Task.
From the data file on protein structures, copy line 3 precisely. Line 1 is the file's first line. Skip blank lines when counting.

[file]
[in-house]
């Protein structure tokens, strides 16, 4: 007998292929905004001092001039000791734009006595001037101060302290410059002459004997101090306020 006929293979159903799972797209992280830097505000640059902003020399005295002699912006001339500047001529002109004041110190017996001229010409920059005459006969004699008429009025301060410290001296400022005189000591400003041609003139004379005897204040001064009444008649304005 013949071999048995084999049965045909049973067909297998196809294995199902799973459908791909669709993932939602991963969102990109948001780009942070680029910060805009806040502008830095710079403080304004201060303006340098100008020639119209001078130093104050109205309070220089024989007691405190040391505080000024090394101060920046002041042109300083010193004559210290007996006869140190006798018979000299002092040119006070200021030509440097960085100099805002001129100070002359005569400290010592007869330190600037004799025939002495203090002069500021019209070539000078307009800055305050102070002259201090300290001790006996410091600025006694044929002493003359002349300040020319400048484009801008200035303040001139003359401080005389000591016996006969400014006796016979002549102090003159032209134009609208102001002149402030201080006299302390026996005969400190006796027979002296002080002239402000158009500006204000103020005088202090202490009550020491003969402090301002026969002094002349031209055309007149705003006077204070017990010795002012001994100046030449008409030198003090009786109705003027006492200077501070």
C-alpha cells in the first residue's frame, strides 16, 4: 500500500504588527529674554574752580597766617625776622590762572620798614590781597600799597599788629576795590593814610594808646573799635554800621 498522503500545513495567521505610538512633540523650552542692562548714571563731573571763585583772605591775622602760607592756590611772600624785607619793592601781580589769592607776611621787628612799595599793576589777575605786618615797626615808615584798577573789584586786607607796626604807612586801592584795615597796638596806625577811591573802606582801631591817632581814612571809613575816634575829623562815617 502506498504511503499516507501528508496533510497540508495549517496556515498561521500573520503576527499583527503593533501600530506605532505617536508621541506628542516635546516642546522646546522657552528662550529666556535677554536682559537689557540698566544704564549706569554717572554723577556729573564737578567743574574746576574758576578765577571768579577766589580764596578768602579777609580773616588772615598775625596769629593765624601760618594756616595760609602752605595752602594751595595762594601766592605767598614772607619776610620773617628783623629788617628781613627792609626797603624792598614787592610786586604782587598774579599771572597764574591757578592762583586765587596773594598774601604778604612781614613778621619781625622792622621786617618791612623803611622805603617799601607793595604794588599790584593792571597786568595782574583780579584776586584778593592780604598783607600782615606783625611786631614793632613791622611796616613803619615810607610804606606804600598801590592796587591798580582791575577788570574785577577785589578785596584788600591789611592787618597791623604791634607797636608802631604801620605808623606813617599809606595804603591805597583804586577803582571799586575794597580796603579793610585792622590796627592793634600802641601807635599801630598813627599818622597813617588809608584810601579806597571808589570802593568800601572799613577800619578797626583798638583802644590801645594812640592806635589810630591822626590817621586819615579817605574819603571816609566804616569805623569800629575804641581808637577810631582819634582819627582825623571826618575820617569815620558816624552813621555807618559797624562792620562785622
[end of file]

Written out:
C-alpha cells in the first residue's frame, strides 16, 4: 500500500504588527529674554574752580597766617625776622590762572620798614590781597600799597599788629576795590593814610594808646573799635554800621 498522503500545513495567521505610538512633540523650552542692562548714571563731573571763585583772605591775622602760607592756590611772600624785607619793592601781580589769592607776611621787628612799595599793576589777575605786618615797626615808615584798577573789584586786607607796626604807612586801592584795615597796638596806625577811591573802606582801631591817632581814612571809613575816634575829623562815617 502506498504511503499516507501528508496533510497540508495549517496556515498561521500573520503576527499583527503593533501600530506605532505617536508621541506628542516635546516642546522646546522657552528662550529666556535677554536682559537689557540698566544704564549706569554717572554723577556729573564737578567743574574746576574758576578765577571768579577766589580764596578768602579777609580773616588772615598775625596769629593765624601760618594756616595760609602752605595752602594751595595762594601766592605767598614772607619776610620773617628783623629788617628781613627792609626797603624792598614787592610786586604782587598774579599771572597764574591757578592762583586765587596773594598774601604778604612781614613778621619781625622792622621786617618791612623803611622805603617799601607793595604794588599790584593792571597786568595782574583780579584776586584778593592780604598783607600782615606783625611786631614793632613791622611796616613803619615810607610804606606804600598801590592796587591798580582791575577788570574785577577785589578785596584788600591789611592787618597791623604791634607797636608802631604801620605808623606813617599809606595804603591805597583804586577803582571799586575794597580796603579793610585792622590796627592793634600802641601807635599801630598813627599818622597813617588809608584810601579806597571808589570802593568800601572799613577800619578797626583798638583802644590801645594812640592806635589810630591822626590817621586819615579817605574819603571816609566804616569805623569800629575804641581808637577810631582819634582819627582825623571826618575820617569815620558816624552813621555807618559797624562792620562785622